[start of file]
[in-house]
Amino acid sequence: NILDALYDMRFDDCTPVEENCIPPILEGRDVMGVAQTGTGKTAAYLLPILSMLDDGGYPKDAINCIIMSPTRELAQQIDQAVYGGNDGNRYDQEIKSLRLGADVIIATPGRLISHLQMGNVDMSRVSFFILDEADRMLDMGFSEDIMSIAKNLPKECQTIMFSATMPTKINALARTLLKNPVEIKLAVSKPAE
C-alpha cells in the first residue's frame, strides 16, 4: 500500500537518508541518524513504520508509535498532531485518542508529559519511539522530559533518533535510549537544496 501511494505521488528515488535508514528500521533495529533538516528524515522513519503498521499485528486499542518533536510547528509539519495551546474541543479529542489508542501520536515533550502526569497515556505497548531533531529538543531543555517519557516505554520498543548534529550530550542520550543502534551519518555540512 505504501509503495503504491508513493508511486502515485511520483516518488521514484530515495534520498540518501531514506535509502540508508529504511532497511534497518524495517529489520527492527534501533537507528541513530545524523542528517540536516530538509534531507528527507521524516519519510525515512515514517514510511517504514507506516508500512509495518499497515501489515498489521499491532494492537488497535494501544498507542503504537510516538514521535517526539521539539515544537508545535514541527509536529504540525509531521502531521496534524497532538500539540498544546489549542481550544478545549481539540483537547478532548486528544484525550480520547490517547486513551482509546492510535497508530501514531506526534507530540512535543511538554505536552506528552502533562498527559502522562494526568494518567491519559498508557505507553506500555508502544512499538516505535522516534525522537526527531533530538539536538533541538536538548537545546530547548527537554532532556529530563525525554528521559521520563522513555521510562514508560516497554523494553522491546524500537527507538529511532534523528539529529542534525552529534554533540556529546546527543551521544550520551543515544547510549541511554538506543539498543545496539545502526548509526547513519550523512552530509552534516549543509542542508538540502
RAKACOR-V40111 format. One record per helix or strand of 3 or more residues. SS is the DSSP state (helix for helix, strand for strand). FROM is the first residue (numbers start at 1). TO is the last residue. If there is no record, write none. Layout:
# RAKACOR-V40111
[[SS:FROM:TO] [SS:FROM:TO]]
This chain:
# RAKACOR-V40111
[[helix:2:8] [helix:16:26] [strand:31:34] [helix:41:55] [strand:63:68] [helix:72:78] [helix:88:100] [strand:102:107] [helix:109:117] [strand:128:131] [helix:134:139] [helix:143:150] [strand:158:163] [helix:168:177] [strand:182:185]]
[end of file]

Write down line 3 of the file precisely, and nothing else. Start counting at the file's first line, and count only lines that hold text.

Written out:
C-alpha cells in the first residue's frame, strides 16, 4: 500500500537518508541518524513504520508509535498532531485518542508529559519511539522530559533518533535510549537544496 501511494505521488528515488535508514528500521533495529533538516528524515522513519503498521499485528486499542518533536510547528509539519495551546474541543479529542489508542501520536515533550502526569497515556505497548531533531529538543531543555517519557516505554520498543548534529550530550542520550543502534551519518555540512 505504501509503495503504491508513493508511486502515485511520483516518488521514484530515495534520498540518501531514506535509502540508508529504511532497511534497518524495517529489520527492527534501533537507528541513530545524523542528517540536516530538509534531507528527507521524516519519510525515512515514517514510511517504514507506516508500512509495518499497515501489515498489521499491532494492537488497535494501544498507542503504537510516538514521535517526539521539539515544537508545535514541527509536529504540525509531521502531521496534524497532538500539540498544546489549542481550544478545549481539540483537547478532548486528544484525550480520547490517547486513551482509546492510535497508530501514531506526534507530540512535543511538554505536552506528552502533562498527559502522562494526568494518567491519559498508557505507553506500555508502544512499538516505535522516534525522537526527531533530538539536538533541538536538548537545546530547548527537554532532556529530563525525554528521559521520563522513555521510562514508560516497554523494553522491546524500537527507538529511532534523528539529529542534525552529534554533540556529546546527543551521544550520551543515544547510549541511554538506543539498543545496539545502526548509526547513519550523512552530509552534516549543509542542508538540502